Reading Nana: On Beauty

Author: Emile Zola, 1880
Genre: Literary Fiction
Format: Paperback, 470 pages

It amazes me how different we perceive beauty as time passes. For centuries beauty was that fleeting state that royalty and common men alike were after. Beauty fueled bloody wars, altered and mutilated bodies, and caused much controversy.  For those who think that beauty is only skin deep, Nana might prove an interesting study of moral decay within a perfect nutshell.

Zola presents Nana to the audience as she makes her debut on stage of Théâtre des Variétés. Her appearance is highly anticipated by the French socialites, who are intrigued by the rumors of her beauty and talent. Unfortunately, it turns out the the girl cannot sing or dance to save her life, and at first the audience is bitterly disappointed. However, Nana possesses the looks to rival Venus, whose part she is to play in the theater, and a sensual aura that captivates the spectators. I think the passage below presents the best example of the mixture of awkwardness and unprecedented confidence that is Nana:

It was still the same shrill voice, but now it tickled the audience so deftly in the right place that it sent shiver through them now and then. […] When she came to certain rather spicy lines, she tilted up her nose with pleasure and her pink nostrils quivered, while a bright flush colored her her cheeks. She still swayed backwards and forwards, for that was all she knew how to do. And the audience no longer considered this ugly; on the contrary, the men pointed their opera-glasses at her. When she came to the end of the verse, her voice failed her completely, and she realized that she would never get through the whole song. So, without getting flustered, she thrust out one hip which was roundly outlined under a flimsy tunic, bent backwards, so that her breasts were shown to good advantage, and stretched out her arms. Applause burst forth on all sides.

Nana is described as a beautiful girl for 19th century’s standards: pale skin, long full hair, and voluptuous thighs. Yet I can’t help but feel repelled by her presence.I keep asking myself, what is Zola trying to achieve by creating this kind of character? Watching the scene unfold reminds me of a fun house mirror, where prim and proper high class is reflected as crooked and ugly, captured by vulgarity and the forbidden. I can clearly envision the author’s attitude towards French society as wasteful and doomed for extinction. The spectators keep referring to the place as “theater” or “opera”, but the owner is bluntly and appropriately correcting them on every occasion: “You mean my brothel.”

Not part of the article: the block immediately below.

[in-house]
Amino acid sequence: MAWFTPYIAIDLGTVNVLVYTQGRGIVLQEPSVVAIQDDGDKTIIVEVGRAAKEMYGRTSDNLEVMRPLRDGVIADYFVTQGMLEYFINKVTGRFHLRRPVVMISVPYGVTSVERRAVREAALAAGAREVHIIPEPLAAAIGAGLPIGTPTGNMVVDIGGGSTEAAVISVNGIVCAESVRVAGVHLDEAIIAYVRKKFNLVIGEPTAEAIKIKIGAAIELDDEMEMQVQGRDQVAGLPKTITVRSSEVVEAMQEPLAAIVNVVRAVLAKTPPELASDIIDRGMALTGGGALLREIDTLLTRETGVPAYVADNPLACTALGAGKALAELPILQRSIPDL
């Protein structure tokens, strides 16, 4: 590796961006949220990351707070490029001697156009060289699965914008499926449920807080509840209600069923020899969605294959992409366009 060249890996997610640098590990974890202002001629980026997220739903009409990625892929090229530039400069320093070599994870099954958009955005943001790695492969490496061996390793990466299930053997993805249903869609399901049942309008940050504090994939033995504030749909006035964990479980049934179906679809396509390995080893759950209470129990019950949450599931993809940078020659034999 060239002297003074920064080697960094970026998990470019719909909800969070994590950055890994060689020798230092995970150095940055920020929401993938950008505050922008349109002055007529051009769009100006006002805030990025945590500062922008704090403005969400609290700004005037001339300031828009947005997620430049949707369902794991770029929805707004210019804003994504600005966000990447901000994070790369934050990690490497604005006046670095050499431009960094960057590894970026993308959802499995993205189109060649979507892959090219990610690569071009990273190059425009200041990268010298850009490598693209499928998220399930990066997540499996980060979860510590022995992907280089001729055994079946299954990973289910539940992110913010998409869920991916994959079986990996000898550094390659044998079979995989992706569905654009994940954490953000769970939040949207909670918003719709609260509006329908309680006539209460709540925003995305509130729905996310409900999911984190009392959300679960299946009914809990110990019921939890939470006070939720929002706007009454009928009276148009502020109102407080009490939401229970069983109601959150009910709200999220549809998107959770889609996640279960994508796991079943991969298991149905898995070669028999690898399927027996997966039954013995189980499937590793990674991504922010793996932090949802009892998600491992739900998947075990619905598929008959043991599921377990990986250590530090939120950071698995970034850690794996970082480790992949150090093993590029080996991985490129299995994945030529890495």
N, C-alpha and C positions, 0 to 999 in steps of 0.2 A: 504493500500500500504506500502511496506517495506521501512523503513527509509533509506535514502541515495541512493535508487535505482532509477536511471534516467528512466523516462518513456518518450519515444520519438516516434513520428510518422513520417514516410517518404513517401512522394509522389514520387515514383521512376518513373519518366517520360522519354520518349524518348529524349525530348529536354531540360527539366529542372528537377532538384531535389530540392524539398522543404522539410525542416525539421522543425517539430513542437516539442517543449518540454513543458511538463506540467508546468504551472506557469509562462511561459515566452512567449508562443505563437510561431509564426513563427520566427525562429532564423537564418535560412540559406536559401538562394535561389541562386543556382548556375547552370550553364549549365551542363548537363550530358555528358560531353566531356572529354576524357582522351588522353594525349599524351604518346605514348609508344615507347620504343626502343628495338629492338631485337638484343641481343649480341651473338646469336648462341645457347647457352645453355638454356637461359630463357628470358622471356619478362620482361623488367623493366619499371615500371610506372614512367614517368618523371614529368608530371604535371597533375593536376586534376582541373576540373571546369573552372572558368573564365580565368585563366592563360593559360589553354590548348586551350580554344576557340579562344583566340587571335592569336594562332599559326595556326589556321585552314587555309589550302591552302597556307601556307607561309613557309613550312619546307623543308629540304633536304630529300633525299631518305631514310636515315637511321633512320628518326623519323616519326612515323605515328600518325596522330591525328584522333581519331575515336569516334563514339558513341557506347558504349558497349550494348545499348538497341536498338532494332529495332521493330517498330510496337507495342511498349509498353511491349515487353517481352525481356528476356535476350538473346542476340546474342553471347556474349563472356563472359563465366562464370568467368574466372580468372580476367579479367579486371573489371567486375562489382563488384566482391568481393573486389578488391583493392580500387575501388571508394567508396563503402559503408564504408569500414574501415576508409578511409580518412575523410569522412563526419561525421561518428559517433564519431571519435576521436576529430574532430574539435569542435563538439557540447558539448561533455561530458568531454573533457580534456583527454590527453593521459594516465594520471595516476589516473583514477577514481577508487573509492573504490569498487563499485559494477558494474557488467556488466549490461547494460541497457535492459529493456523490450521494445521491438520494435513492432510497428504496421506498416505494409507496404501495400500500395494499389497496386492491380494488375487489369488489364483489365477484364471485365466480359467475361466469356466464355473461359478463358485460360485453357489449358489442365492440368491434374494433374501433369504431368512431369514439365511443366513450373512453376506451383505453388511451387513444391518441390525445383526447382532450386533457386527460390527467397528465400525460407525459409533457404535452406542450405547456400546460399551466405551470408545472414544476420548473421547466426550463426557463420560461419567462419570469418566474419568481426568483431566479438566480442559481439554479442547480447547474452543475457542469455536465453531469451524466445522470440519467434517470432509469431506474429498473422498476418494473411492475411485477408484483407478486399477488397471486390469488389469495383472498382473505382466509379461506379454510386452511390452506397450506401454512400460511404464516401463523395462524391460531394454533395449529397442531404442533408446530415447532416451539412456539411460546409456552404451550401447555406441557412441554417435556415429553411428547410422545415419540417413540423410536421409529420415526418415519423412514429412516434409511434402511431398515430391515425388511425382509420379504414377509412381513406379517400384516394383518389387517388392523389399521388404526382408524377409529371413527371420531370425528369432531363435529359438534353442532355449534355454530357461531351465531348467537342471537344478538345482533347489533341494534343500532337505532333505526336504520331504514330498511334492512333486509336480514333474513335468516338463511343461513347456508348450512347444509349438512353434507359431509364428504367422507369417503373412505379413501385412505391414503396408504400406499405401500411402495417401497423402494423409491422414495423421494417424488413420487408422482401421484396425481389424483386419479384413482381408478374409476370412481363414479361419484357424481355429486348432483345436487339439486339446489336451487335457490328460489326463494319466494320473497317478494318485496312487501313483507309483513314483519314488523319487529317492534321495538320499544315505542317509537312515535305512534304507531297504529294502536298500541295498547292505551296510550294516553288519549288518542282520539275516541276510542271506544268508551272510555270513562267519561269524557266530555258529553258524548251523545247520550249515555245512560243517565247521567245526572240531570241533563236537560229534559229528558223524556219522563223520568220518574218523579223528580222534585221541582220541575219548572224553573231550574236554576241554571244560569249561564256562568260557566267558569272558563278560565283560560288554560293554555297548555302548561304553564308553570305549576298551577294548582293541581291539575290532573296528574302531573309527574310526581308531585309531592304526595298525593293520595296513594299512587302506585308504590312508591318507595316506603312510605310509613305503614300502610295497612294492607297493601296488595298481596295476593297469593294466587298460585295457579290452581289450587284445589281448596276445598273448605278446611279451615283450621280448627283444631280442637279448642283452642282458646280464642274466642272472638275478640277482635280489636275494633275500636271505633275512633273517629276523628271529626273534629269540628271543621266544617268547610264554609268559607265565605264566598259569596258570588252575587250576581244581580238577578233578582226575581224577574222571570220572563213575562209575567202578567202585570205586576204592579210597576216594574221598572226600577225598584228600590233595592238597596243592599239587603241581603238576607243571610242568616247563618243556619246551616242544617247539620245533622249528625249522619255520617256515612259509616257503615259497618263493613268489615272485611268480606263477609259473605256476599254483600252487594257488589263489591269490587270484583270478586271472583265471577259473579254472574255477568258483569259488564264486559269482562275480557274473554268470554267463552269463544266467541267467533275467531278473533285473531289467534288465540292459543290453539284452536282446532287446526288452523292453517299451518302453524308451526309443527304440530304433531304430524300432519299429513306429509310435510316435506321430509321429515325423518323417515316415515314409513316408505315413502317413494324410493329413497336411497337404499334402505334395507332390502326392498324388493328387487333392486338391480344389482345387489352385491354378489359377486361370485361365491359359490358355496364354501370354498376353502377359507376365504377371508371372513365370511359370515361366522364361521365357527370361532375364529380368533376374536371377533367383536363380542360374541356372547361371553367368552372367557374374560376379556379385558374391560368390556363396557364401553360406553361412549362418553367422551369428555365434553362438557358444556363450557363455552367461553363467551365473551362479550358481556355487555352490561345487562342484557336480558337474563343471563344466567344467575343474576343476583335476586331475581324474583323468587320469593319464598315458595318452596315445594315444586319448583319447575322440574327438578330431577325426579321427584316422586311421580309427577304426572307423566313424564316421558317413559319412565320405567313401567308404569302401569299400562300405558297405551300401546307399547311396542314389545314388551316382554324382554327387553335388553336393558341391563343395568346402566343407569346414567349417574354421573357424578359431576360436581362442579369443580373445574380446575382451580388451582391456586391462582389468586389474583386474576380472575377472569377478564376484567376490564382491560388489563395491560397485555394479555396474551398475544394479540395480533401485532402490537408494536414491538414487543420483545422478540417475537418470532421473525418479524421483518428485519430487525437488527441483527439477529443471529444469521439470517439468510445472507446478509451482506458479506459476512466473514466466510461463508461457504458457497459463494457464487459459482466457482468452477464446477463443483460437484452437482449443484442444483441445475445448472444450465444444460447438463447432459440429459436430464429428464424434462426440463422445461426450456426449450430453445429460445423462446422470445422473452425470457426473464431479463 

The next morning Nana is a star, and men of all status come to her door to stand in line in hopes of seeing her. Again we see her somehow unfitted to the status she is given. She greats her visitors in bed, and shows off her bare legs to her male hairdresser without a second thought. Her morning starts with setting up a schedule for all her lovers, each having his own day of the week. She knows that men desire her, so she makes them wait, pouting like a child at the thought of their persistence. It is definitely this brat-ish personality of hers that really gets on my nerves above all. Nana regards her body as a tool that she uses to obtain things, including her son she abandoned years ago. I find it so distorted, how all of a sudden she finds it amusing to have a child, and decides to get him back, with her auntie taking care of him, of course. Nevermind the obvious, her aunt sees Nana as a self-sacrificing saint:

But Madame Lerat declared that the past was the past, and a dirty past at that, with things in it which it didn’t do to stir up every day. She had left off seeing her niece for a long time, because the rest of the family accused her of ruining herself along with the girl. As if that were possible, for heaven’s sake! She didn’t ask her for any confidences; she believed that Nana had always lived decently, and now it was enough for her to have found her again in a fine position, and to see that she felt the right way about her son. Virtue and hard work were still the only things that mattered in this world. […] ‘When a woman’s a good mother, anything’s excusable,’ Madame Maloir said sententiously when she was alone with Madame Lerat.

And this kind of blindness happens with every character who encounters Nana, which stirs a little fury inside me. I am sure Zola created his character not to love her, but to slowly and meticulously destroy her. I love it when authors do not idolize their creations, but on the contrary make them flawed and self-destructive. Zola definitely succeeds at warping beauty and turning it inside out, exposing the ugly side of it. Can’t wait to see what he does next.

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